Youtube videographer Chris Egnoto seems to be trying to get his personal moth to fly on camera. The moth stays put. Before we see the moth, we see the caterpillar crawling around on the arm of a man who’s suppressed the normal human reflex to avoid contact with insects, a throwback to some ancestor who was probably nibbled to death by driver ants while sleeping in the jungle. Anyway the video shows how clumsy the caterpillars are. What look like eyes are more like a helmet design on the back of the head; the caterpillar turns its small, inconspicuous working eyes toward the camera for a moment, probably gives up trying to see the camera, and resumes exploring the guy’s arm, which it can see. (A study of caterpillars’ vision found them to be severely nearsighted; if they were U.S. citizens they could get disability pensions as being “legally blind,” unable to see clearly three feet ahead. They can see the difference between bark or other surfaces and leaves, as they walk on them.)
The silk moth family that includes Eacles and Citheronia are too big to hide and seem to rely on an in-your-face, touch-me-if-you-dare defensive system. Further south, where even bigger moths and butterflies are common, the garish color schemes of these moths might be less adaptive. In North America they have a “What is that thing?” effect on humans and, presumably, on bats and birds. Cats leave the caterpillars alone, but the caterpillars are active in late summer, in between nut crops, and squirrels often eat them.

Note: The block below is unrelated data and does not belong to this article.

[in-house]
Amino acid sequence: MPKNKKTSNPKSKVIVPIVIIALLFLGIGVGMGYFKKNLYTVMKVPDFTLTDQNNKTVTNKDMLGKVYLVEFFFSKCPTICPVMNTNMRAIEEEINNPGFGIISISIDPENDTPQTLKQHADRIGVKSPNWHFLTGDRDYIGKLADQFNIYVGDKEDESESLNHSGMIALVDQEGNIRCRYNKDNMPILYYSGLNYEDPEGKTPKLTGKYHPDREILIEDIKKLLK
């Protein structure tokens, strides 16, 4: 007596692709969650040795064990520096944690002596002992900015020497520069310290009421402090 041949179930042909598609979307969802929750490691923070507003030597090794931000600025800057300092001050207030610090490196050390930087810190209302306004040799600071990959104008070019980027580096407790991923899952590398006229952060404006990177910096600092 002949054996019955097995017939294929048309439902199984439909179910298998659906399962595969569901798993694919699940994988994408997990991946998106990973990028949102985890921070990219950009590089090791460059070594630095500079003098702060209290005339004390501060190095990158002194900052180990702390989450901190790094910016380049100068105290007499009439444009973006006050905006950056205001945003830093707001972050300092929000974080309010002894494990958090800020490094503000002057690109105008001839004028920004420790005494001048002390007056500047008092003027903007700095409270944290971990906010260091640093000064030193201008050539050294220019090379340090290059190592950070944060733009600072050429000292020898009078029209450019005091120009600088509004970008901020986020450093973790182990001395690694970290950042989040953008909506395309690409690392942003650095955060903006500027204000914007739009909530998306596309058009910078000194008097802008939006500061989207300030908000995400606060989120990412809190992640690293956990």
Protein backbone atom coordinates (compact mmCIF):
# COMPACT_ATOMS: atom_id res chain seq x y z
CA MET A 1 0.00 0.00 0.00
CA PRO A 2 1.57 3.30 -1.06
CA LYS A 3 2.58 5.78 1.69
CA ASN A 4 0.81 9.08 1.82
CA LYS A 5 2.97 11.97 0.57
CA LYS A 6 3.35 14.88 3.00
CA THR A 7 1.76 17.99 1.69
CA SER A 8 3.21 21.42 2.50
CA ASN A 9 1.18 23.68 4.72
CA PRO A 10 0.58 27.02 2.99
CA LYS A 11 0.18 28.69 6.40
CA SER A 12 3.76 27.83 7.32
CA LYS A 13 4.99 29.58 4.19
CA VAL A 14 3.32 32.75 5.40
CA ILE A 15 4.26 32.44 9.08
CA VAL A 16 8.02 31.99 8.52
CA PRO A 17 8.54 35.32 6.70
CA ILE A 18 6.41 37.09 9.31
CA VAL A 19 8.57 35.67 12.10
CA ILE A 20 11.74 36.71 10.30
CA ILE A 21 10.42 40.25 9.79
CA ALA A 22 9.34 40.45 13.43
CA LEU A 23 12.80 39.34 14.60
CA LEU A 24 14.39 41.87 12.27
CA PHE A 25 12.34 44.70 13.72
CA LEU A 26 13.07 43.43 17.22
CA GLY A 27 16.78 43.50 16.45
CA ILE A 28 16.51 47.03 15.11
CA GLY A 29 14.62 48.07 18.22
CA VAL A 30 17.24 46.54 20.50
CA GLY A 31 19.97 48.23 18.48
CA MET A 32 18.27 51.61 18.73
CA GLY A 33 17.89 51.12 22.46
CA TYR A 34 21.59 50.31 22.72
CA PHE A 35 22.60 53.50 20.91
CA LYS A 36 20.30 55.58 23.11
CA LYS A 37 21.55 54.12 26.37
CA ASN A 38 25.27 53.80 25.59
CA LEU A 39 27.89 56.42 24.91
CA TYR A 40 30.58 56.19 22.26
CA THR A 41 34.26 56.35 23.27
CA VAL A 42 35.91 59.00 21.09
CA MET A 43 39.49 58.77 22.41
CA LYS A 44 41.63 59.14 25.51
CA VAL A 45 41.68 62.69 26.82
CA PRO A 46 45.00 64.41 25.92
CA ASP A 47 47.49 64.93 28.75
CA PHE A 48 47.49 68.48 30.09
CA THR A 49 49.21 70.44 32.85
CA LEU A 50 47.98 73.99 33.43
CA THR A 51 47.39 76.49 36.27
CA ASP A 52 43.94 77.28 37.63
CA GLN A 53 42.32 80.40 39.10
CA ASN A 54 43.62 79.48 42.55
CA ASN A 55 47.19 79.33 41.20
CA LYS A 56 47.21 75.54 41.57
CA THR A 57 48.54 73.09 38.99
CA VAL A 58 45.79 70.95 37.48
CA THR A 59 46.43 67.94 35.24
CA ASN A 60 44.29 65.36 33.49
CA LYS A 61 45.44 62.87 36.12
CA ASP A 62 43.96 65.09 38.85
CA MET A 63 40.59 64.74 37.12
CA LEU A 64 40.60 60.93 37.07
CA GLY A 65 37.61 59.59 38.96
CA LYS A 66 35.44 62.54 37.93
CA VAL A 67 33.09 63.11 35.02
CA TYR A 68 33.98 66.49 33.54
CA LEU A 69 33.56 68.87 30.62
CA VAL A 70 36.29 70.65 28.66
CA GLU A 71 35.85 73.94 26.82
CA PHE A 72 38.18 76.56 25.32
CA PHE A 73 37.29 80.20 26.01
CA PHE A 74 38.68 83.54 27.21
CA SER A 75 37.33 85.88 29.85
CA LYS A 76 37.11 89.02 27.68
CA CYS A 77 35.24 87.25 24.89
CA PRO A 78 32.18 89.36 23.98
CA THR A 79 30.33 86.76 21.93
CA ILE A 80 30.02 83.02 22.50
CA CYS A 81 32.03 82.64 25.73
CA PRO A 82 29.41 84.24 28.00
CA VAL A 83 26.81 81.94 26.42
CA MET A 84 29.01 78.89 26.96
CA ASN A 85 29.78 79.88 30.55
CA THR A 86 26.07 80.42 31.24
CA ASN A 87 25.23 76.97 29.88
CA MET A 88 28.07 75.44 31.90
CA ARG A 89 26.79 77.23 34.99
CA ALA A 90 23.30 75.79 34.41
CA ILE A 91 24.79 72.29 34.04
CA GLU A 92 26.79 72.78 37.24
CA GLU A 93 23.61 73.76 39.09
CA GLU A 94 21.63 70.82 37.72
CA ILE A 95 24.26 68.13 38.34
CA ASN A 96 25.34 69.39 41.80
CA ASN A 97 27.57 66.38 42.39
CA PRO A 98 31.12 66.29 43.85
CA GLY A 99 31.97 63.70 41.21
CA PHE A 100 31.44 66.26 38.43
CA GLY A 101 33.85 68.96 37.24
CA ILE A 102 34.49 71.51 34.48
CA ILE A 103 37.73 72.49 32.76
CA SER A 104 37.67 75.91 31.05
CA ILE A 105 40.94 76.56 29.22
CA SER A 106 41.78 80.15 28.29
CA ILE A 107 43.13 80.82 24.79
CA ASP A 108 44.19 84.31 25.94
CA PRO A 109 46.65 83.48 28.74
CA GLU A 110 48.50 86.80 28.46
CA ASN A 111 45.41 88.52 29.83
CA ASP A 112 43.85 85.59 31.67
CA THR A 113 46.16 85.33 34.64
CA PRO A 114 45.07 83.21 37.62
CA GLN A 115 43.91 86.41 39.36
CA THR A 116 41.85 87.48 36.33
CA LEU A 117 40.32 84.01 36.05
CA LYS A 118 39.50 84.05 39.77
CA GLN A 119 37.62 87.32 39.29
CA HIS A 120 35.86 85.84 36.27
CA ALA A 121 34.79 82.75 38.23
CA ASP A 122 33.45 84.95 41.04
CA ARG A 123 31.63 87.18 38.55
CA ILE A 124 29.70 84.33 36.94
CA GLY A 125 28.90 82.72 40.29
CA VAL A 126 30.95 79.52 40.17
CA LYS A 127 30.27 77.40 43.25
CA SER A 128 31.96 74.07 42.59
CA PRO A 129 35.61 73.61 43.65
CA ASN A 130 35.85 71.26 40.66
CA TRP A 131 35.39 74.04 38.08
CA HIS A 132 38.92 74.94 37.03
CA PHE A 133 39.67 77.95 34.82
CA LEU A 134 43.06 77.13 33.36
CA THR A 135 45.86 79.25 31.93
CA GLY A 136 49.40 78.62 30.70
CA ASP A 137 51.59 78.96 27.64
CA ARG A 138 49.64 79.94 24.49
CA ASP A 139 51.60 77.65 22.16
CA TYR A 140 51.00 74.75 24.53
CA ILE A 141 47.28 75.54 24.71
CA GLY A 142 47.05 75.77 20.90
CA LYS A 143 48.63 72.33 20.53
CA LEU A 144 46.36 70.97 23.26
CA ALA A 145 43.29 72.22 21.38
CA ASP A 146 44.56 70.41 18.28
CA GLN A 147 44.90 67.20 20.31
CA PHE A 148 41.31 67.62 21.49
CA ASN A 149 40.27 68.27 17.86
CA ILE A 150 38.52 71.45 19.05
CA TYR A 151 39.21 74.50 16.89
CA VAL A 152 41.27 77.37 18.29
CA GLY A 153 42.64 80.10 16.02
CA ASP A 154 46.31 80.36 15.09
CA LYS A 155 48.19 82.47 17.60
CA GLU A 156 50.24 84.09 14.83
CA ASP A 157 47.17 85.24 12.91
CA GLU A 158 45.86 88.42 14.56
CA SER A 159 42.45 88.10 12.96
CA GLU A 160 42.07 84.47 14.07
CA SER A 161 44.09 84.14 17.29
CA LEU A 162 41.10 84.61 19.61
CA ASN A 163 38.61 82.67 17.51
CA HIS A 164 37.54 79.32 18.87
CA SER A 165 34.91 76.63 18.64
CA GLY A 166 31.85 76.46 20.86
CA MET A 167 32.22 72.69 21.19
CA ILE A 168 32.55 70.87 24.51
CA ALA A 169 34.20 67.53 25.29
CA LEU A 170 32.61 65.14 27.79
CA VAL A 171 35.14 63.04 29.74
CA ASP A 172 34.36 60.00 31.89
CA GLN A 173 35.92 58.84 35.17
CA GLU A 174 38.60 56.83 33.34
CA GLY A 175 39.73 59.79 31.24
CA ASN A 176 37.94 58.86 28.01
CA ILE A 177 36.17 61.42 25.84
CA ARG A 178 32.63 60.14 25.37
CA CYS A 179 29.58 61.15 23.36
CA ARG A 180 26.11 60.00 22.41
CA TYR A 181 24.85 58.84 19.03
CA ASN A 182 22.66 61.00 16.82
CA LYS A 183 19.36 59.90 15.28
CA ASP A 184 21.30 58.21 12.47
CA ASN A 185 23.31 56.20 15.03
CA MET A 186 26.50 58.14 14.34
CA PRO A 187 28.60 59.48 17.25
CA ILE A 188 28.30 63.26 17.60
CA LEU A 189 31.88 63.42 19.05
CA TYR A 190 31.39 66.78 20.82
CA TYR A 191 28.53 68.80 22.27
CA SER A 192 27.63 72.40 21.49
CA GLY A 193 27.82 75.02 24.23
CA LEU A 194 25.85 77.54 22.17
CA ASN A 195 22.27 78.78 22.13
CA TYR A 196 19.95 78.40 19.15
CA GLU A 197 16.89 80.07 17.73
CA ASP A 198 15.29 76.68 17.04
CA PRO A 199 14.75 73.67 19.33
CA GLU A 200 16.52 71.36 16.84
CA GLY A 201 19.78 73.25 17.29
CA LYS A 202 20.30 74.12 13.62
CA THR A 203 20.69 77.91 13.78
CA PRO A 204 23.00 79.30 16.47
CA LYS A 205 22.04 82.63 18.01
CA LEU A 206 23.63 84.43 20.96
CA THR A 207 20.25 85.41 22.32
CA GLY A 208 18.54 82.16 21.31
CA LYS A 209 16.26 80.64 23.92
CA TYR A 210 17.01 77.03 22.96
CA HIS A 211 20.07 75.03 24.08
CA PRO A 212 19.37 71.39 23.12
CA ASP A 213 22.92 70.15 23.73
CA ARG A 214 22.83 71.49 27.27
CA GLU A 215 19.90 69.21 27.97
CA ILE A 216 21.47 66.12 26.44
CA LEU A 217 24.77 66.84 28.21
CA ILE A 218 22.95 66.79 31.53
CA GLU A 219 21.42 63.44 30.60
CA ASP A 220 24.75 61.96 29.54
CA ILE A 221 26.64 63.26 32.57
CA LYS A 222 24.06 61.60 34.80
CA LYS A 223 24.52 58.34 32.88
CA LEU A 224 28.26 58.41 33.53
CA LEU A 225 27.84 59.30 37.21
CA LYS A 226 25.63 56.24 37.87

The caterpillars seem to mimic a family of spiky, inedible little lizards that aren’t actually found in the Eastern States, and share the lizards’ nickname of “devils.” It’s unfair since, despite their prickliness and ability to chomp, these caterpillars are downright lovable compared with the “stingingworms” that grow up to be a slightly smaller family of big silk moths. People are always picking them up and posing for snapshots, showing both how big and how harmless these “horned devils” are.
Newly hatched Eacles have the horns so long, in proportion to the hatchlings’ size, you wonder how they can walk around with such a burden. Older caterpillars seem to sacrifice show-off value for practicality, and have horns and prickles long enough to be noticeable, but not long enough to get in the way as the animals waddle about. (“Waddle” is the word. Silk moth caterpillars push the limits of body bulk in proportion to foot size, and are often found on the ground below trees out of which they fall when they lose their balance.)
Butterfliesandmoths.org has a photo collection showing the range of sizes, shapes, and colors. The one I found was the brown version of the modest-looking green caterpillar near the bottom of the page.
This one has orange-yellow horns and hairs long enough to be described as hair, while mine had black horns and stubble. As a bonus, at the bottom of the page is a link to Professor Raupp’s story about the moth that provided Ronia’s screen name.
Image from Puravida at Morguefile: www.morguefile.com/archive/display/64074